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kahwawashay1

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"A novice scuba diver practicing in a swimming pool takes enough air from his tank to fully expand his lungs before abandoning the tank at depth L and swimming to the surface. He ignores instructions and fails to exhale during his ascent. When he reaches the surface, the difference between the external pressure in his lungs is 9.3kPa. From what depth does he start?"

Ok so at depth L (starting point), the diver has pressure P

As he gets to the surface, the external pressure decreases on the lungs, so the lungs are allowed to expand further, and since he doesn't exhale, the number of air molecules in the lungs remain the same, and since the volume becomes bigger, the pressure in the lungs must drop to P

and so I have three unknowns and two equations?

I was thinking maybe the pressure in the lungs stays the same, but that's only if you assume that his lungs can't stretch? But in this case his lungs could rupture, which i think is the moral of the problem, so if lungs can rupture then they can stretch and so cannot have equal pressures at depth L and at surface?

So if the pressure inside the lungs is the same at the beginning and end, then when the diver is at depth L, since he expands his lungs to the max, then the air in his lungs must exert the same pressure against the water as the water exerts against the lungs, right?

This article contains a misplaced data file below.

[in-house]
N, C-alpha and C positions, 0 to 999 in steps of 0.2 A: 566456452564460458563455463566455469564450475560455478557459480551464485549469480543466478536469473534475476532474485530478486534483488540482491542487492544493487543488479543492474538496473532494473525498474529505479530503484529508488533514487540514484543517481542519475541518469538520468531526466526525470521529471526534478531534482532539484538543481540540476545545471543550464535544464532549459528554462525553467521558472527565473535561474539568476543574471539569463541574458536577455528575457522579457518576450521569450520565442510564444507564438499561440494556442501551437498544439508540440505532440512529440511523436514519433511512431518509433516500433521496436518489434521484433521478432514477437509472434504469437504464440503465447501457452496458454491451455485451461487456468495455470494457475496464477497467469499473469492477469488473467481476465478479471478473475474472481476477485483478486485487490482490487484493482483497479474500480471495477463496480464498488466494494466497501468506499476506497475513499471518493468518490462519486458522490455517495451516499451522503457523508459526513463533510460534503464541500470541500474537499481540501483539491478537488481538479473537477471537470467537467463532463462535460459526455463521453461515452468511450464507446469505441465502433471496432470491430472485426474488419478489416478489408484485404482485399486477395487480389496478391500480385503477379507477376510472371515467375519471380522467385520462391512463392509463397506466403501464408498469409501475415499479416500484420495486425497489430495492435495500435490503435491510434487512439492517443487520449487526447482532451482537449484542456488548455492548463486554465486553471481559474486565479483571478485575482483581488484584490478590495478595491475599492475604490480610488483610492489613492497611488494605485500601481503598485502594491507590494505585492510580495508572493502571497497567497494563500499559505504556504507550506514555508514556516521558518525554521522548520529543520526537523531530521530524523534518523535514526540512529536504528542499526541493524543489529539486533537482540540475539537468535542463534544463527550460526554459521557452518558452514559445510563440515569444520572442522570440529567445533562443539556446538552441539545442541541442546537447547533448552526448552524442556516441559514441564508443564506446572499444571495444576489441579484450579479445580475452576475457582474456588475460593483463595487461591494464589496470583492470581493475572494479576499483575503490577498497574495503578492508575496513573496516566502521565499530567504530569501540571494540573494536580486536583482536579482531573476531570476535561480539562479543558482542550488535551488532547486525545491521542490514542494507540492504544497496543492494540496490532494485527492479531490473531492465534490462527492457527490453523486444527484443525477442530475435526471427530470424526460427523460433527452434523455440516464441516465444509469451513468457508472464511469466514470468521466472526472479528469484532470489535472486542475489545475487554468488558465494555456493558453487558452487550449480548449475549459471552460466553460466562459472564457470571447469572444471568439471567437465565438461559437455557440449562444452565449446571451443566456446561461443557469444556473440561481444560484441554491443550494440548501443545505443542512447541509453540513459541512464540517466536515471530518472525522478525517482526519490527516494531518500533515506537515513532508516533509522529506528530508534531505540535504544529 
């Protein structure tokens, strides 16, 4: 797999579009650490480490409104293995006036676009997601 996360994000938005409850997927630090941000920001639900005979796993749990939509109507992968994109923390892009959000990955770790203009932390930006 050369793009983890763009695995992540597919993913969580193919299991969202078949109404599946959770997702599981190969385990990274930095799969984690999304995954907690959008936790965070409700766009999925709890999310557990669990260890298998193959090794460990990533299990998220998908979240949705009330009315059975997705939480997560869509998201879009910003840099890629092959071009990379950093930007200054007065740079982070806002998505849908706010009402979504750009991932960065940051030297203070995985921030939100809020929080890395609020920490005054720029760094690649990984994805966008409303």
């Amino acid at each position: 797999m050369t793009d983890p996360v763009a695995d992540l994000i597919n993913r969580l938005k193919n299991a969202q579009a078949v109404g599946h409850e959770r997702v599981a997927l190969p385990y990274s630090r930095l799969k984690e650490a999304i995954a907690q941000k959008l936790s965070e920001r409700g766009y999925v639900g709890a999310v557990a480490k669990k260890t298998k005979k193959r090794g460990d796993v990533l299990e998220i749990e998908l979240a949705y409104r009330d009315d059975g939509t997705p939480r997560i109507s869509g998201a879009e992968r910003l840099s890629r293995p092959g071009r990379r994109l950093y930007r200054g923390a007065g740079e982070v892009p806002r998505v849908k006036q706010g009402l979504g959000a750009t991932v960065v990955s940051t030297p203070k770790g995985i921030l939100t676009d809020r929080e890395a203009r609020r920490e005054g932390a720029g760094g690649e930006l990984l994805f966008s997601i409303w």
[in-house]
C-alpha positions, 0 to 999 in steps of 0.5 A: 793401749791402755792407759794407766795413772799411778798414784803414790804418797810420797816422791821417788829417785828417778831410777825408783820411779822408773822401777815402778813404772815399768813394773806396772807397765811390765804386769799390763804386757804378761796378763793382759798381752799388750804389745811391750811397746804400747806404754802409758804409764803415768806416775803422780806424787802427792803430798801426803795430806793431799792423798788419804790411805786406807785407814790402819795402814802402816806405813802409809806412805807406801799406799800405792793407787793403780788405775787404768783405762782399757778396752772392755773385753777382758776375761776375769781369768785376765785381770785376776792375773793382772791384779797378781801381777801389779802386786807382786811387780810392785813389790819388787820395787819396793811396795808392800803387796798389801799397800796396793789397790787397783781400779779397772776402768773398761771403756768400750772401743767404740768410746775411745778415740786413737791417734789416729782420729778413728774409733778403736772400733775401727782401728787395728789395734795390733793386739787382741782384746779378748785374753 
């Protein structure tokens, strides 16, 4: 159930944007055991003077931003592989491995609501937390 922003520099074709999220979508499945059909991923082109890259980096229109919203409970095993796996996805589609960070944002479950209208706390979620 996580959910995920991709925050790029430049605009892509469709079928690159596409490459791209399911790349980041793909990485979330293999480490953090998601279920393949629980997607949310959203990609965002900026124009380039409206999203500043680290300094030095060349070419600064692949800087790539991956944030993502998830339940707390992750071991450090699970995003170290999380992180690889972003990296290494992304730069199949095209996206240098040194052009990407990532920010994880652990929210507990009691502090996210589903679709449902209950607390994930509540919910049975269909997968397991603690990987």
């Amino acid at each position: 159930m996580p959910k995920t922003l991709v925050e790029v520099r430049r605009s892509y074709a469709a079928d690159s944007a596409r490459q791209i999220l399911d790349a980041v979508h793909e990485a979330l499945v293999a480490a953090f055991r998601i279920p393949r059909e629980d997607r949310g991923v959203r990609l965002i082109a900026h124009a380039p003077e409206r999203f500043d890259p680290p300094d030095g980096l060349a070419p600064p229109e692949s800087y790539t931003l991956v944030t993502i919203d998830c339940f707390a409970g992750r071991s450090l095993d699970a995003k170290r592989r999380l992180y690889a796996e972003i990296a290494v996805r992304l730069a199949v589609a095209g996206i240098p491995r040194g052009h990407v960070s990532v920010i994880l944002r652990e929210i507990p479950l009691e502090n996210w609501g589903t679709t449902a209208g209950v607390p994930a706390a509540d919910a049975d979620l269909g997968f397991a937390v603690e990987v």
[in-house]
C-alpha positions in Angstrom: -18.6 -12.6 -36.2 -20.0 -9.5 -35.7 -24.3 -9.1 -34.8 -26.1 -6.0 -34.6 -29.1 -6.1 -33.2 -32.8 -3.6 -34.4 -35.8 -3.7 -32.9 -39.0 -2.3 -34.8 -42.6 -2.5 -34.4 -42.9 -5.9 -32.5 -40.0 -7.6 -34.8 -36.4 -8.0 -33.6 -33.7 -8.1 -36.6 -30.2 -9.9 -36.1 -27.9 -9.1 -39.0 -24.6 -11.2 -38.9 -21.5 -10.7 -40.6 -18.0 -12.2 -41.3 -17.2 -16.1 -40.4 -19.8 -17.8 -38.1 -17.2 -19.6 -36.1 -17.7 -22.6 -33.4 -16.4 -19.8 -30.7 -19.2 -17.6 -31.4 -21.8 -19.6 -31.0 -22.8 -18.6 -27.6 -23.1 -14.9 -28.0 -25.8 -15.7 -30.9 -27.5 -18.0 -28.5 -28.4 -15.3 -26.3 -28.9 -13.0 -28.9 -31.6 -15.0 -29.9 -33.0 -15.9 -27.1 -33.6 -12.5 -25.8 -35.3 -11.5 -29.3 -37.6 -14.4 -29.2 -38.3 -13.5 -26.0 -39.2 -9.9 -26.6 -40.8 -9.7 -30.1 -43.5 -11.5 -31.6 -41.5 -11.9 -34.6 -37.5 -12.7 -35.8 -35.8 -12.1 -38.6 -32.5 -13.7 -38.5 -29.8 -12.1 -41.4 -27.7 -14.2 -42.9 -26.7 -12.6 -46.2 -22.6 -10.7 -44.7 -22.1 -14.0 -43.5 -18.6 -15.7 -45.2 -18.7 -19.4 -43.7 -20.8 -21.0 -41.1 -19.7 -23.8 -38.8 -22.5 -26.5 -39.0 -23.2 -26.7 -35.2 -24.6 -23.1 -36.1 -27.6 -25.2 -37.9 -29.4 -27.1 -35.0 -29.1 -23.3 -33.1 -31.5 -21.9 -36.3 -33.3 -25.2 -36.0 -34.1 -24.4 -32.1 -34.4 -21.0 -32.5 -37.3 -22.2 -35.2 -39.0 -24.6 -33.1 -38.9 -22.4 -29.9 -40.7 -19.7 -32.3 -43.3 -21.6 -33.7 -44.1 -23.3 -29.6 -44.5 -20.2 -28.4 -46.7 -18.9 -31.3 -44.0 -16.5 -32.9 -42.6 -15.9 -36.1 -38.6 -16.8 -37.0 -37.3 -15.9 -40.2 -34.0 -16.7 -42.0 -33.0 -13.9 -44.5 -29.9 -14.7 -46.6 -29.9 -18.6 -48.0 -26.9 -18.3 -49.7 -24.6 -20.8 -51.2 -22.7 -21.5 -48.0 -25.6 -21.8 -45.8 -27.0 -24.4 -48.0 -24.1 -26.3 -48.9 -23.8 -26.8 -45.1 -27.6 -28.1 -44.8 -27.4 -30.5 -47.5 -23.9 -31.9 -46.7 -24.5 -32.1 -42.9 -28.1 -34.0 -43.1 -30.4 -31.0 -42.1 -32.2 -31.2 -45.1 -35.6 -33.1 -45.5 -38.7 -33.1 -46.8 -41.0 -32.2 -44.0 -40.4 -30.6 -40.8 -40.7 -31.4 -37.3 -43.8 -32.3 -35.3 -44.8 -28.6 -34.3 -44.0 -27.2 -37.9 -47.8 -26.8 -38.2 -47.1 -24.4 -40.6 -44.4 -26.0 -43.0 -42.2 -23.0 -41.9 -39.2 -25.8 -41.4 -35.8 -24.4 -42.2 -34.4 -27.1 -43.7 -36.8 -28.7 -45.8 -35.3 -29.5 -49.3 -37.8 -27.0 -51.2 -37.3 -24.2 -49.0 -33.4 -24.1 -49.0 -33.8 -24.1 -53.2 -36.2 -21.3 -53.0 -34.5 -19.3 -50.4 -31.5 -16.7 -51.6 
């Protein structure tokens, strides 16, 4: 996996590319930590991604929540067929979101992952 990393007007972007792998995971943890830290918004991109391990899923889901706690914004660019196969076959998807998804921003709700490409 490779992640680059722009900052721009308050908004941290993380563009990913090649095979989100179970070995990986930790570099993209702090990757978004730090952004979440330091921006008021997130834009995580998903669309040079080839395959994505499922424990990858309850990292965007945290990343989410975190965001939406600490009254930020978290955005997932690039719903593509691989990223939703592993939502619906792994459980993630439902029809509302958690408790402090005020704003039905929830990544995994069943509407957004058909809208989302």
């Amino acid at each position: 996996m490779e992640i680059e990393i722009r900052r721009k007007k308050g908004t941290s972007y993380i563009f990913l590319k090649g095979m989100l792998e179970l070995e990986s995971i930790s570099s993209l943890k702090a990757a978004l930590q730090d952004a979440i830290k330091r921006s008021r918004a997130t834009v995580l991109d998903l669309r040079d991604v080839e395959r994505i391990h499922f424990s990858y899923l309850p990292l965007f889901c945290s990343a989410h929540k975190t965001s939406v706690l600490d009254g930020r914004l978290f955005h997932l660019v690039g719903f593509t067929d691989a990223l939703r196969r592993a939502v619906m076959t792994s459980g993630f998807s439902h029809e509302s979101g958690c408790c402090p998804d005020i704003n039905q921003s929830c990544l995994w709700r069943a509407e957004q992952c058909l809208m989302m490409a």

So then P

P

P

so comes out to L=0.95 m ...

Ok so at depth L (starting point), the diver has pressure P

_{a1}in his lungs and an external pressure P_{f}=P_{atmosphere}+ρ_{water}gLAs he gets to the surface, the external pressure decreases on the lungs, so the lungs are allowed to expand further, and since he doesn't exhale, the number of air molecules in the lungs remain the same, and since the volume becomes bigger, the pressure in the lungs must drop to P

_{a2}. So, at the surface, P_{atmosphere}-P_{a2}=9.3kPaand so I have three unknowns and two equations?

I was thinking maybe the pressure in the lungs stays the same, but that's only if you assume that his lungs can't stretch? But in this case his lungs could rupture, which i think is the moral of the problem, so if lungs can rupture then they can stretch and so cannot have equal pressures at depth L and at surface?

So if the pressure inside the lungs is the same at the beginning and end, then when the diver is at depth L, since he expands his lungs to the max, then the air in his lungs must exert the same pressure against the water as the water exerts against the lungs, right?

So then P

_{atmosphere}-P_{a2}=9.3kPaP

_{f}=P_{atmosphere}+ρ_{water}gLP

_{a2}=P_{a1}=P_{f}so comes out to L=0.95 m ...

## Homework Statement

## Homework Equations

## The Attempt at a Solution

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